I am lucky enough to have talented friends who are willing to write guest blogs for me when they feel passionately about a particular book. This guest blog is written by Scotto Williams, the often irreverent and always hilarious man behind scottowilliams.com and @scottowilliams
When I first cracked open Blake Crouch’s new novel, Dark Matter, I was expecting something like a sci-fi It’s A Wonderful Life or The Family Man, the Nicolas Cage movie where a ruthless businessman gets a glimpse of his life if he had chosen a different path. Except this would be the reverse, since the protagonist here, Jason Dessen, has been living a comfortable suburban life with a wife and teenage son when, as characters repeatedly tell him in the opening chapters, he could have made a big world-changing scientific breakthrough in his late-20’s if not for all that. (Cold.) It’s a tried and true formula: after a requisite amount of “What’s going on here?” Our Hero takes a tour of his new surroundings, maybe for a minute he likes what he sees, but ultimately he learns it’s not for him, things worked out the way they did for a reason, and he finds his way back. It’s a predictable journey, but one with room for twists and turns. With a premise like that, there would be a lot of room there to explore what drives Jason, what caused him to make the decisions he did, what comprises the ‘self’ and what role compromise plays in all of our existences – choosing one path over the other. But what ensues isn’t quite that.
Instead, Dark Matter spends most of its 330-odd pages as a suspenseful thriller – one with enough excitement and thrills to keep the pages turning but that never quite rises to the occasion of its premise. While never far from the broad questions about the multiverse and the self, the book is mostly comprised of a series of pursuits, captures, narrow escapes, and harrowing visits to ghastly alternate realities (some aren’t that terrible, but they’re not right.) The multiverse-cracking technology is largely just a backdrop for these action-oriented scenes. The book never really puts its ideas under the microscope, so to speak.
One could easily draw a close parallel to Andy Weir’s The Martian, for the way this book takes a hard-science, problem-solving, verisimilitude-heavy approach to a far-out scientific concept with a “survival-at-all-costs” bent. The story is mostly told in first-person-present-tense prose that goes a long way toward keeping the visceral, in-the-moment tension tight. But that style becomes a failing here and there, where Dessen finds himself recounting events that we’ve already read and absorbed, either for his own benefit or to explain to someone else. Whether that’s what would actually be said or not, it’s a drag to read. And there are a small number of chapters that break from this format to check in on characters who are not in the here-and-now with Dessen, but this isn’t done enough to make the breaks comfortable; it feels like Crouch is taking a shortcut outside of his narrative setup to give us some extra colour we couldn’t get if it sticks to the path.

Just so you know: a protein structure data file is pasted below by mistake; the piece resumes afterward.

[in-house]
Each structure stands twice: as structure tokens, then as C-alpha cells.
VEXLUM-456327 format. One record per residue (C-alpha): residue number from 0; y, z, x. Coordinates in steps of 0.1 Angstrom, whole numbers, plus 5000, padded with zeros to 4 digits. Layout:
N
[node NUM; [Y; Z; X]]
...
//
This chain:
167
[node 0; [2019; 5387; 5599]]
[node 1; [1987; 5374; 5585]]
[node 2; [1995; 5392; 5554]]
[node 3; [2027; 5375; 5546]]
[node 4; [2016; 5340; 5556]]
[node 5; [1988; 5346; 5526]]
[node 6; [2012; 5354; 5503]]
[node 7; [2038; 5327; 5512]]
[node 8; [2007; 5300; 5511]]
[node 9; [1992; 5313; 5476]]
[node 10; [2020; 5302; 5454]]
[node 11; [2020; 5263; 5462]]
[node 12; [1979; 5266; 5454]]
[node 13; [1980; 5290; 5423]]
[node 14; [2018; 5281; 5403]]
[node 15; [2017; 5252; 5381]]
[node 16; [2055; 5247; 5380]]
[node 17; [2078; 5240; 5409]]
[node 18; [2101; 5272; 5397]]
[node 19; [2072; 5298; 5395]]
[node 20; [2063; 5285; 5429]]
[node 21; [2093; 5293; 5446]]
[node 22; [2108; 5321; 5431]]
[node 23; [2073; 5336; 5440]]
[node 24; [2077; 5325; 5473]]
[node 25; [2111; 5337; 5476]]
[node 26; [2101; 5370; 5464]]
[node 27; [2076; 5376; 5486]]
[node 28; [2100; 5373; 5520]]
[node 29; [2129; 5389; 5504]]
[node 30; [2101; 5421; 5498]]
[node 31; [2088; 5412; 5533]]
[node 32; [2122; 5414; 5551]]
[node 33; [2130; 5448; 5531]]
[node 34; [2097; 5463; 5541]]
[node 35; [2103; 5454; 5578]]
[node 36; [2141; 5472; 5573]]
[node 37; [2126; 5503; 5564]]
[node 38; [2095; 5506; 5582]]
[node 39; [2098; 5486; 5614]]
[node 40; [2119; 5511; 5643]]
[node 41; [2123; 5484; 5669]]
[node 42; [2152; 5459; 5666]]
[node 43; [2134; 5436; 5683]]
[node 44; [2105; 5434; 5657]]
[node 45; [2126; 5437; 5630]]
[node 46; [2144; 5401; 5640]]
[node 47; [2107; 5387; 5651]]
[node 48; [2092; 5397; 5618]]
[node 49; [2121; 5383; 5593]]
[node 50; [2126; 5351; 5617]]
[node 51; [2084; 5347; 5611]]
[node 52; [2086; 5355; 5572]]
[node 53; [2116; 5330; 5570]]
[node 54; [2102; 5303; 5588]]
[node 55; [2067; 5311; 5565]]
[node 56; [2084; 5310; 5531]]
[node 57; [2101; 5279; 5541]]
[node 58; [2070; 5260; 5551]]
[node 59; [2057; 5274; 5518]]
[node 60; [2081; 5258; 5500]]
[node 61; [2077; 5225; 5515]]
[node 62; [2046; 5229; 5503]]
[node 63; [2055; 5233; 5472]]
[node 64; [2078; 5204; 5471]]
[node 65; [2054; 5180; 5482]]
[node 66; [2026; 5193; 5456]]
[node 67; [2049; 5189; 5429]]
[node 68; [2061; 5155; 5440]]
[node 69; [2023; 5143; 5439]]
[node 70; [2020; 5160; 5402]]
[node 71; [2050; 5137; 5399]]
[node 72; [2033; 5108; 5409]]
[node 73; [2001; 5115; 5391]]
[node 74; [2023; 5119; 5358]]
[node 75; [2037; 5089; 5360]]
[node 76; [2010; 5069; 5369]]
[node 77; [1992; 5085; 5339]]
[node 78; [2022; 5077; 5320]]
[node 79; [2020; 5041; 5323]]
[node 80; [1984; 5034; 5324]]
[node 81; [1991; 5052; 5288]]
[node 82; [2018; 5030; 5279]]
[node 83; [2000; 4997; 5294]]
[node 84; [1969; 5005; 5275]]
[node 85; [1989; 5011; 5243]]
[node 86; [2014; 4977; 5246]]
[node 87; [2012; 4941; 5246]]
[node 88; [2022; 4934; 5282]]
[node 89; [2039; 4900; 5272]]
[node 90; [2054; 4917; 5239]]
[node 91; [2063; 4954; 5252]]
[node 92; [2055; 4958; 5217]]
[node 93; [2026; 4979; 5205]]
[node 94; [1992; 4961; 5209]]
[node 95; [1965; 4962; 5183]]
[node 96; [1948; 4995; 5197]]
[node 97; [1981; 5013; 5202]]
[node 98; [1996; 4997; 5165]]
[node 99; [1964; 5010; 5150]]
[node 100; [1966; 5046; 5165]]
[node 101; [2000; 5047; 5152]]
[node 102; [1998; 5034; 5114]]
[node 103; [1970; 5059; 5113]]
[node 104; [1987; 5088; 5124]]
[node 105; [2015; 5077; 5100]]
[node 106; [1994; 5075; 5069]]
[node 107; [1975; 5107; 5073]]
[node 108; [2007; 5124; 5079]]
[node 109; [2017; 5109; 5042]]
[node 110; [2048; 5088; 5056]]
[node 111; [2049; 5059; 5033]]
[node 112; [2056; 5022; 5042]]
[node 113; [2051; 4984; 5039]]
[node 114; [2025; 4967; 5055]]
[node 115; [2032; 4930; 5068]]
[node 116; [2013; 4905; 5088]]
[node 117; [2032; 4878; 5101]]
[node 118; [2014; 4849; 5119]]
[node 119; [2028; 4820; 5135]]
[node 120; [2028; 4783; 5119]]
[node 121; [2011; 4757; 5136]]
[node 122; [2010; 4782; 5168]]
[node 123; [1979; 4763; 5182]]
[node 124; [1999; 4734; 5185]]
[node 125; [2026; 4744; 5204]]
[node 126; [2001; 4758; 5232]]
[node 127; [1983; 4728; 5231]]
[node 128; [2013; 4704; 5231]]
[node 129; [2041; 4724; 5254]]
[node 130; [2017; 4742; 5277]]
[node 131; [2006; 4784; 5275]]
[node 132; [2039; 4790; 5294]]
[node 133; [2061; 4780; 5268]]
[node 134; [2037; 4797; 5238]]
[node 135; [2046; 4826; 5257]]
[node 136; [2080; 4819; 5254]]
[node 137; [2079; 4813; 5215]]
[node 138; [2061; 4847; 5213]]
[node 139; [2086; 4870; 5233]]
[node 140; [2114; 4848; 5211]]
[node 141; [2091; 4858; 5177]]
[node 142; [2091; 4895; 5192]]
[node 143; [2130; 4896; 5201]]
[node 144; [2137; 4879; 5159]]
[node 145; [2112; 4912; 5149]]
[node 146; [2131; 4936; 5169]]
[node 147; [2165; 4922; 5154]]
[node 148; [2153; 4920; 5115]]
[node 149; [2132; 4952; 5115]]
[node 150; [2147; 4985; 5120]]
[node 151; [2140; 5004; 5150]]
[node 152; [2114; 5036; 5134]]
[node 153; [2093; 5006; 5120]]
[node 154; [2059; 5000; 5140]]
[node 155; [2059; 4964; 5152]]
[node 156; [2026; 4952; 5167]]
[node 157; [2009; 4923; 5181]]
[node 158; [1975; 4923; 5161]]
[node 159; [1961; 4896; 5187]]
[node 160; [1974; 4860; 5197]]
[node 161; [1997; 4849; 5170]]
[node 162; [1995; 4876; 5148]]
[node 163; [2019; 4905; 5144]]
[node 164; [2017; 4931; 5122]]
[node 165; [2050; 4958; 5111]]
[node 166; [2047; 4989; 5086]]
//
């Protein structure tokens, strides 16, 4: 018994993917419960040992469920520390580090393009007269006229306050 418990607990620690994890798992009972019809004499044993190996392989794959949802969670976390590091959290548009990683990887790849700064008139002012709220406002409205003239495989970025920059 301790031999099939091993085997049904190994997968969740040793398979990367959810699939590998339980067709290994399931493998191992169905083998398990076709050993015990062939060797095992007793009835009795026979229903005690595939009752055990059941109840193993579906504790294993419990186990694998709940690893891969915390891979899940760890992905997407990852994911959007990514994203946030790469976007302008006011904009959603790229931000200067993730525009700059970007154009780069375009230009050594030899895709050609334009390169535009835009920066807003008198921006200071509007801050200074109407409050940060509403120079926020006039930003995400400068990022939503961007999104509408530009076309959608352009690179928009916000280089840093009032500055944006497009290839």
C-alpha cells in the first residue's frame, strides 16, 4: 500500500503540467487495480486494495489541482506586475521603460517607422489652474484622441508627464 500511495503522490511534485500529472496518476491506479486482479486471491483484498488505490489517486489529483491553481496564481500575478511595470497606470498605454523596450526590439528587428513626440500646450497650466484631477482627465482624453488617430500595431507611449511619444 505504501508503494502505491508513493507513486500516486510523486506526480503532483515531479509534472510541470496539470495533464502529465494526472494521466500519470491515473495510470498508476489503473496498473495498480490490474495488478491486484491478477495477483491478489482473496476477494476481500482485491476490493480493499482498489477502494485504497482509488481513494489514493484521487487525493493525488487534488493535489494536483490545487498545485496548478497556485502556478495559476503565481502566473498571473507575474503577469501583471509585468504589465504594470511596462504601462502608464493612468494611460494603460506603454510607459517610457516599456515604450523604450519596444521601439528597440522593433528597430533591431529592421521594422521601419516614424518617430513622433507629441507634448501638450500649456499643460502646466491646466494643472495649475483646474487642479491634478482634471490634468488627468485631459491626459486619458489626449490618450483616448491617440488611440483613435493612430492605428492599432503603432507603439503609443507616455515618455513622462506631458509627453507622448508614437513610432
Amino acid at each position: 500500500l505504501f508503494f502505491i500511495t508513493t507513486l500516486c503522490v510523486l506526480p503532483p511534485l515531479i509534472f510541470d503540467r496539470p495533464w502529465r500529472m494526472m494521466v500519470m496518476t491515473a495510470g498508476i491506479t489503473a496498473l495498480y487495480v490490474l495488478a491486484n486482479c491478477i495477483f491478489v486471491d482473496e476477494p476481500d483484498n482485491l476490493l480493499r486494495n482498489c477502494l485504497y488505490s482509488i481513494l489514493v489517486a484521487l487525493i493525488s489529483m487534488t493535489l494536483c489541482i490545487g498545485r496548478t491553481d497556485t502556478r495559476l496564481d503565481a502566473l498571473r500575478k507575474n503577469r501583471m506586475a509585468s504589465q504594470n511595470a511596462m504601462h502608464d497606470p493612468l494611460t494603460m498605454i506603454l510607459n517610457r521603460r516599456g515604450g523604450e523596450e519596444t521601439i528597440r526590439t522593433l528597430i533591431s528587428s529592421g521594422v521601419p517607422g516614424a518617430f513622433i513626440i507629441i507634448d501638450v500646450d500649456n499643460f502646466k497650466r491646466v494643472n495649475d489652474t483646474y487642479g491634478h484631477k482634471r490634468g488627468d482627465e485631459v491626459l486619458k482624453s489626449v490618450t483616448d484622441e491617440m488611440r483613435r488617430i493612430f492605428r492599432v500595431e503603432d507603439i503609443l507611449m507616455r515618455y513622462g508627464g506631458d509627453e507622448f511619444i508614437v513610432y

As the plot unfolds, there are a couple of intriguing set pieces afforded by the premise that revived my interest as I was getting weary of the “Run, escape, hide” rhythm. Crouch writes a good thriller, make no mistake, and the revelation that awaits Jason in the final act of the book was actually a jaw-dropping “Oh man how did I not see that coming?!” moment for me. Dessen’s final decision made for a nice swerve ending. I would have liked to see Jason rely on his scientific acumen more than on pluck and in-the-moment cleverness, the way Weir’s Mark Watney does, but that’s a minor complaint. I admire the way Crouch incorporates Dessen’s need to search his inner self into his path home, but like much of the book it could do with more examination instead of just being part of the puzzle. More importantly, the book and its thriller nature feels like a missed opportunity to me. You’ve got all these wonderful, potentially fascinating and enlightening toys on the table and you only want to play a basic game of cops and robbers.
Perhaps it isn’t fair to judge a book by what it isn’t. I could quibble with what the jacket flap promised, but it said “thriller” and by goodness that’s what I got. But most reading experiences start by sparking the reader’s imagination as to what they are about to experience, and then playing with that expectation. It’s my misfortune some poor marketing copywriter sparked me the wrong way. The book could have been nearly double the length, sacrificed almost none of the action, and had something really tangible to say about life, the universe, and everything. Instead it drops its (rather underdeveloped, to be frank) protagonist into a pit of intrigue and watching him scramble his way out. I’m not saying the Family Man plot I thought I was getting is a guaranteed winner in this respect either, but at least in that one our hero gets a chance to sit down and catch his breath.
As usual, my amazing guest blogger has made my little reviews look like first grader work. Hahaha, I’m so lucky to know such intelligent people. Don’t forget to follow him at scottowilliams.com and @scottowilliams.